Texas history runs deep in Washington County, no place more so than at Washington-on-the-Brazos State Historic Site, so it seemed a good choice for one last walk. A trail leads from the visitor center past Independence Hall, where 59 delegates met in what was then the town of Washington in 1836 to draft the Texas Declaration of Independence and adopt a constitution for the Republic of Texas. The trail goes through the old townsite, where I ponder whether some of its 19th-century residents had dogs. Then it crosses a wildflower meadow and eventually leads to an overlook on the Brazos River, a major travel route for early Texans. The last shady stretch follows along the river before returning to the visitor center. (Note: Dogs must be on leashes in state parks and are not allowed in buildings.)
I had to make one last stop, at Bevers Kitchen in Chappell Hill, for a slice of one of its famous pies and a cup of coffee for the drive home. Dogs can join diners at a couple of tables on the porch and a small outdoor patio. I didn’t have to worry about whether or not to share my pie, as all this fun had Max snoozing under my chair like a puppy. That marks a weekend well spent.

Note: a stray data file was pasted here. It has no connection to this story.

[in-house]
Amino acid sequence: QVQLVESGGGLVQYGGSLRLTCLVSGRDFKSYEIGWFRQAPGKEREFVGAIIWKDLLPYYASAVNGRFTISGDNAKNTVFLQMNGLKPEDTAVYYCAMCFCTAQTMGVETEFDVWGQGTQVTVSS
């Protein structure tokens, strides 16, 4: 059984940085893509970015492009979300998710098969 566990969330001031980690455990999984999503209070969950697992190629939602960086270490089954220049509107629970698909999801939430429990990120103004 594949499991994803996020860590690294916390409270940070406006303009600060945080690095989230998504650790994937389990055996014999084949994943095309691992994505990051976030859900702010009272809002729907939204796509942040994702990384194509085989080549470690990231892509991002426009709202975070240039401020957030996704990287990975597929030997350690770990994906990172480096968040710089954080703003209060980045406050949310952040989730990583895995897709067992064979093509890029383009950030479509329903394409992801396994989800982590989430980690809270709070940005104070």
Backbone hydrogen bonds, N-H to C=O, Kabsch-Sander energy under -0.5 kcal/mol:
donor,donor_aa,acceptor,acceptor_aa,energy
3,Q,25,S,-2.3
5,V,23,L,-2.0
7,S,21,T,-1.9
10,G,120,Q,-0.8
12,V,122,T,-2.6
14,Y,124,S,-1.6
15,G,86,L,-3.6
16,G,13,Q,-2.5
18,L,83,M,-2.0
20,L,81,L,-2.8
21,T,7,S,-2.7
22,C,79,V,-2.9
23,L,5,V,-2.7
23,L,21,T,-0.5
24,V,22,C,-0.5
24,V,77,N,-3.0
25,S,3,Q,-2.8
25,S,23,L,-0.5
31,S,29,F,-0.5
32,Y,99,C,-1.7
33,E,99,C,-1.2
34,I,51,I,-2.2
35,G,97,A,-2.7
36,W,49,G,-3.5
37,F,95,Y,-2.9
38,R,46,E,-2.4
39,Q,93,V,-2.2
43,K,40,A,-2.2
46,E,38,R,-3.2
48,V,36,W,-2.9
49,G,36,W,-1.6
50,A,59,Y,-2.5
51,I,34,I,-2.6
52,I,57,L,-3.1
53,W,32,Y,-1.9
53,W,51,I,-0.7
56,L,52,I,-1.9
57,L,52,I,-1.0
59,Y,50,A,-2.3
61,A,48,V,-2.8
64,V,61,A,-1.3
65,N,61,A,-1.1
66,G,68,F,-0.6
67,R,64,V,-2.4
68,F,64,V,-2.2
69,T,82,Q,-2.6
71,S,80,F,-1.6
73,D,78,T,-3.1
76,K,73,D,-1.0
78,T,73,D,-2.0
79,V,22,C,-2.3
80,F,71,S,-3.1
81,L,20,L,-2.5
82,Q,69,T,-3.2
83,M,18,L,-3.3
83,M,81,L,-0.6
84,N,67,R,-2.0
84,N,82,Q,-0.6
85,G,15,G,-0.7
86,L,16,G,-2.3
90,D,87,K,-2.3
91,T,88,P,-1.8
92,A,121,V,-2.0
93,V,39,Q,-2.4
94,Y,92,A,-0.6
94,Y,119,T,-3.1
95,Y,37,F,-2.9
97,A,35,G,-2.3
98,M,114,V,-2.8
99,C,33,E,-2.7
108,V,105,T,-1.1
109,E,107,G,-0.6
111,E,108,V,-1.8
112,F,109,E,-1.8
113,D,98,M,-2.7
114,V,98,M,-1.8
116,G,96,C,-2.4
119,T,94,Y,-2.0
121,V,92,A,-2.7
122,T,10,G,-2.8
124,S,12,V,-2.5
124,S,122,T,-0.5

For the Dogs
- Turkey Creek Trail, Emma Long Metropolitan Park, Austin.
- Call 512-974-1831;
- Yard Bar, Austin.
- Call 512-900-3773;
- Lone Star Court, Austin.
- Call 512-814-2625;
- Lake Somerville State Park, Somerville.
- Call 979-535-7763;
- Home Sweet Farm Market & Biergarten, Brenham.
- Call 979-530-7994;
- Mobius Café and Pizzeria, Brenham.
- Call 979-251-9955
- Washington-on-the-Brazos State Historic Site, Washington.
- Call 936-878-2214;
- Bevers Kitchen, Chappell Hill.
- Call 979-836-4178;